Today's Law As Amended

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SB-61 Workforce training programs: supportive services.(2021-2022)

As Amends the Law Today

 The Legislature finds and declares all of the following:
(a) The Workforce, Education, and Training Subcommittee of the state Lifting Children and Families Out of Poverty Task Force was responsible for investigating existing workforce training programs and policies including community college training, career and technical education, work opportunity tax credits, and policies within the K–12 education system.
(b) The evidence provided to the task force showed that there is a need for supportive services to address the common reasons that low-income workforce training participants do not complete workforce training programs.
(c) A lack of childcare or affordable transportation are among the primary reasons that participants do not complete their vocational training programs.
(d) The subcommittee and the full task force determined that additional funding for supportive services for low-income workforce participants and an increase in coordination across the many programs aiming to support education and employment for this population are necessary to lift families out of poverty and to ensure that they can fully participate in programs that will provide them the regional market skills to sustain upward mobility.
(e) COVID-19 has further affected the ability for all Californians to start training programs due to lack of supportive services.

SEC. 2.

 Article 4.5 (commencing with Section 14050) is added to Chapter 3 of Division 7 of the Unemployment Insurance Code, to read:

Article  4.5. Supportive Services For Workforce Program Participants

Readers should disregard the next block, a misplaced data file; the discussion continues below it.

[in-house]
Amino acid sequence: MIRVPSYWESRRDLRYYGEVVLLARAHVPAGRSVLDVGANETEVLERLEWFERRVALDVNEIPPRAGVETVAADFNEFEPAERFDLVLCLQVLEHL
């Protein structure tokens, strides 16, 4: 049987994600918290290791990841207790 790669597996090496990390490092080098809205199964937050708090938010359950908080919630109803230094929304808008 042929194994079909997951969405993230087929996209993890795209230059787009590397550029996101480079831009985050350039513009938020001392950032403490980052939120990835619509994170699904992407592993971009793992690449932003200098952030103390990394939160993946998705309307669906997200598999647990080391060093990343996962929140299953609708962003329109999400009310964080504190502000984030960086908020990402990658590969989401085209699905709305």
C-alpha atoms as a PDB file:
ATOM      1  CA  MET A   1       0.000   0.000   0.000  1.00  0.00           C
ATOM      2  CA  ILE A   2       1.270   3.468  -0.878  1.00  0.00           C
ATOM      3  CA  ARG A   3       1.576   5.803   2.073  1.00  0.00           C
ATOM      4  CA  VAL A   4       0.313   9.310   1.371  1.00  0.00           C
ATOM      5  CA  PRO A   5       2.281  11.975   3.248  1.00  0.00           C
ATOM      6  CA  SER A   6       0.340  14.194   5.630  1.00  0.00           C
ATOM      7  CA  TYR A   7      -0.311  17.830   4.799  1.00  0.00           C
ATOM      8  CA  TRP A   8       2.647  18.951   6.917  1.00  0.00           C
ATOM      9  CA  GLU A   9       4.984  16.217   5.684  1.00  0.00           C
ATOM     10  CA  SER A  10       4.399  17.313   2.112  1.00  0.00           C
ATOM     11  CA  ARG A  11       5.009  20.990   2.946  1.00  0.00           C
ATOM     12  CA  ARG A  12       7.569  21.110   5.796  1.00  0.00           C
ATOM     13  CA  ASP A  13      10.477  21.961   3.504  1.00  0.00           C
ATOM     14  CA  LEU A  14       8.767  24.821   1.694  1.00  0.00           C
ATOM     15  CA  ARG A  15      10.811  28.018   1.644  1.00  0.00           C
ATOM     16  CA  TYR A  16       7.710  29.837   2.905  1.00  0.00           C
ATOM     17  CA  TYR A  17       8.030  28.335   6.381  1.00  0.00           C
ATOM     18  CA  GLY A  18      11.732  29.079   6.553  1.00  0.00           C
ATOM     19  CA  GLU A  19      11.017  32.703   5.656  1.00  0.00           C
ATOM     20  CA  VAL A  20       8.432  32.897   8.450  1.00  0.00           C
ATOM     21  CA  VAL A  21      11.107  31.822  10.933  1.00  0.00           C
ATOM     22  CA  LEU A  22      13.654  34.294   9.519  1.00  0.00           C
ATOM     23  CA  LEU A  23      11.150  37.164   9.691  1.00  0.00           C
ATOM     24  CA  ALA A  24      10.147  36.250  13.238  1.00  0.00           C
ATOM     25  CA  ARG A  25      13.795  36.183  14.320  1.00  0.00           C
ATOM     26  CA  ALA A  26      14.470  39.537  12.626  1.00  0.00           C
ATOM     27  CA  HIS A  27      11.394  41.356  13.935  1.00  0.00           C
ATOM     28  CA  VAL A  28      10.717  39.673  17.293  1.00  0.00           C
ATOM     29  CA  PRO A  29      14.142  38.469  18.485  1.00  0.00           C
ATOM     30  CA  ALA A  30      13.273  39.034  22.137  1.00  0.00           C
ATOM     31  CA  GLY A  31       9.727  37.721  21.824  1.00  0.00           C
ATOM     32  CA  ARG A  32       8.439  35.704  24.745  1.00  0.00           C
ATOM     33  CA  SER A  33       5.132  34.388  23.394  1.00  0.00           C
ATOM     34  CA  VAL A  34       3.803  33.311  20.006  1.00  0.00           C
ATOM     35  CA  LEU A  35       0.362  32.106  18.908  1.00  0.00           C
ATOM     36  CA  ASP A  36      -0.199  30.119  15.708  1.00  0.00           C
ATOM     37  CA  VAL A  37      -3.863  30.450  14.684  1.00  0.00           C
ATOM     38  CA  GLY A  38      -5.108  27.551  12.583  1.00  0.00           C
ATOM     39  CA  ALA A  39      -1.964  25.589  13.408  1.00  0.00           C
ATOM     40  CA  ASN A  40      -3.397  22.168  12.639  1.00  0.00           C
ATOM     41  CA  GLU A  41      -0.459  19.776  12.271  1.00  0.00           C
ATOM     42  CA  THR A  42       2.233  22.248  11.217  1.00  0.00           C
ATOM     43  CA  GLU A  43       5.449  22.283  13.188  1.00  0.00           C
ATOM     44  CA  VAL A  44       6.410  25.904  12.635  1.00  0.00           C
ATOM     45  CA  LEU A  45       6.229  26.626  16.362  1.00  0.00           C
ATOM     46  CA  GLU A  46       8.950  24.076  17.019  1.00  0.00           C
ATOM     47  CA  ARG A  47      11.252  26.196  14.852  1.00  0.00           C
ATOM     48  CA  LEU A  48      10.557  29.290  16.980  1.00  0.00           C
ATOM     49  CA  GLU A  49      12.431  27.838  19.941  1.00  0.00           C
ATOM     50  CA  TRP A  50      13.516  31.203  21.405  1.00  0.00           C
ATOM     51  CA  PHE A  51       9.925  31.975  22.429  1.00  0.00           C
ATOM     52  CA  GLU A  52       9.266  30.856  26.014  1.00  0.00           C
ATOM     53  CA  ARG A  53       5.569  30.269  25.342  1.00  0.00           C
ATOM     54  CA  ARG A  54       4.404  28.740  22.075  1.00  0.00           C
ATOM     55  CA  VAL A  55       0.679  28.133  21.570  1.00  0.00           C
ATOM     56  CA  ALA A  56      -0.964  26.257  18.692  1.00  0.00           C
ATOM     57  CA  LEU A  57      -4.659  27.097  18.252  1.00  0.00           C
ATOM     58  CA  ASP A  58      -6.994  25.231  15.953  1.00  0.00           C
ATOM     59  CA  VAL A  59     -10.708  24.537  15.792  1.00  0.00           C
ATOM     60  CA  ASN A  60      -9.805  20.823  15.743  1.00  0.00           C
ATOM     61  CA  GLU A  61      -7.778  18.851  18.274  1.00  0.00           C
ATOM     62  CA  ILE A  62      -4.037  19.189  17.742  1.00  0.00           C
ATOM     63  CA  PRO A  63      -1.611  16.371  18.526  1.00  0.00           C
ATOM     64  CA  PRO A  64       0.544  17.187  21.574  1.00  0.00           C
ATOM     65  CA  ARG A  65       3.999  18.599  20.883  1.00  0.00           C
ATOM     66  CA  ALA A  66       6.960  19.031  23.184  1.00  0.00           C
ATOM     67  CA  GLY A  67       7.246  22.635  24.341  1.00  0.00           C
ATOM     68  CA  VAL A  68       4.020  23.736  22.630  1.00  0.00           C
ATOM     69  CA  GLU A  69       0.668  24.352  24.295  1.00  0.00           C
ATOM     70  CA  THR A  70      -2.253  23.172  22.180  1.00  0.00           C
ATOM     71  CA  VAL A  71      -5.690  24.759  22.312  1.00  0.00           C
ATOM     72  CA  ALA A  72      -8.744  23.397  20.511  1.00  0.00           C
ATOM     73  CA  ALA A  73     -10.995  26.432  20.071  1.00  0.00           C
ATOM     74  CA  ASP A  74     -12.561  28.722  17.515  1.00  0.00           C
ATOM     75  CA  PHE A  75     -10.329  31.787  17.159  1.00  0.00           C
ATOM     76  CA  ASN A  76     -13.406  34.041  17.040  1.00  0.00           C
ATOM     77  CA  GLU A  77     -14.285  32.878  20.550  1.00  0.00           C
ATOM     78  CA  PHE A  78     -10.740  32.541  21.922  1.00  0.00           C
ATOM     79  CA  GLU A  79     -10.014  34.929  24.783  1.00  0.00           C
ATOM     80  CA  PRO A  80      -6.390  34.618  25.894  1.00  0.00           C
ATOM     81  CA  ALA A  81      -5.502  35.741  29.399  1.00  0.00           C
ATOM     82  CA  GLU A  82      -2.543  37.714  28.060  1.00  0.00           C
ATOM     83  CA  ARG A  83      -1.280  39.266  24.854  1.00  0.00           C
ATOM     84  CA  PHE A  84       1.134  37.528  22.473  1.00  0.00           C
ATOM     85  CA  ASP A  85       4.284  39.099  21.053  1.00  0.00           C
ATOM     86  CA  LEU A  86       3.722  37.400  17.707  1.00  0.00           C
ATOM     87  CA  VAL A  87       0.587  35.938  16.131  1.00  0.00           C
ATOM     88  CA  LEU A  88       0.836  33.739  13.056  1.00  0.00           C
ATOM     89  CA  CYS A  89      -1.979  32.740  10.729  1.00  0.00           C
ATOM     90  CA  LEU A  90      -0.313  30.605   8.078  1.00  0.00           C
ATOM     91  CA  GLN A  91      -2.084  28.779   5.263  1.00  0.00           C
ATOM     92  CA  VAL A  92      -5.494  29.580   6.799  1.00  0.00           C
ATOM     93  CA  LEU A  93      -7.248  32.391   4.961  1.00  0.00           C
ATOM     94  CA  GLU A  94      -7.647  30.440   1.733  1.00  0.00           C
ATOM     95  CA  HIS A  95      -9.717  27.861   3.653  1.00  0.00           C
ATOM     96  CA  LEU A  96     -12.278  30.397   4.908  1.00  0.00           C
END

As used in this article:
(a) “Board” means the California Workforce Development Board.
(b) “Eligible applicants” include local workforce development boards, labor organizations, K–12 educational entities, community colleges, adult schools, county social service agencies, community-based organizations, business-related nonprofit organizations, and workforce intermediaries who work directly with the individuals experiencing employment barriers to ensure those individuals receive needed training.
(c) “High Road Training Partnerships” means an initiative or project, administered or recognized by the board, that models strategies for the state in developing industry-based, worker-focused training partnerships that deliver equity, sustainability, and job quality and address questions of income inequality and economic competitiveness through regional skills development designed to support communities across the state. This includes the High Road Construction Careers programs.
(d) “Supportive services” means services necessary to participate in and complete training. This includes, but is not limited to, the costs of the trainees’ or students’ books, safety and lab equipment, tools, resources for stipends, transportation, housing, childcare, access to technology, and other needs related to payments.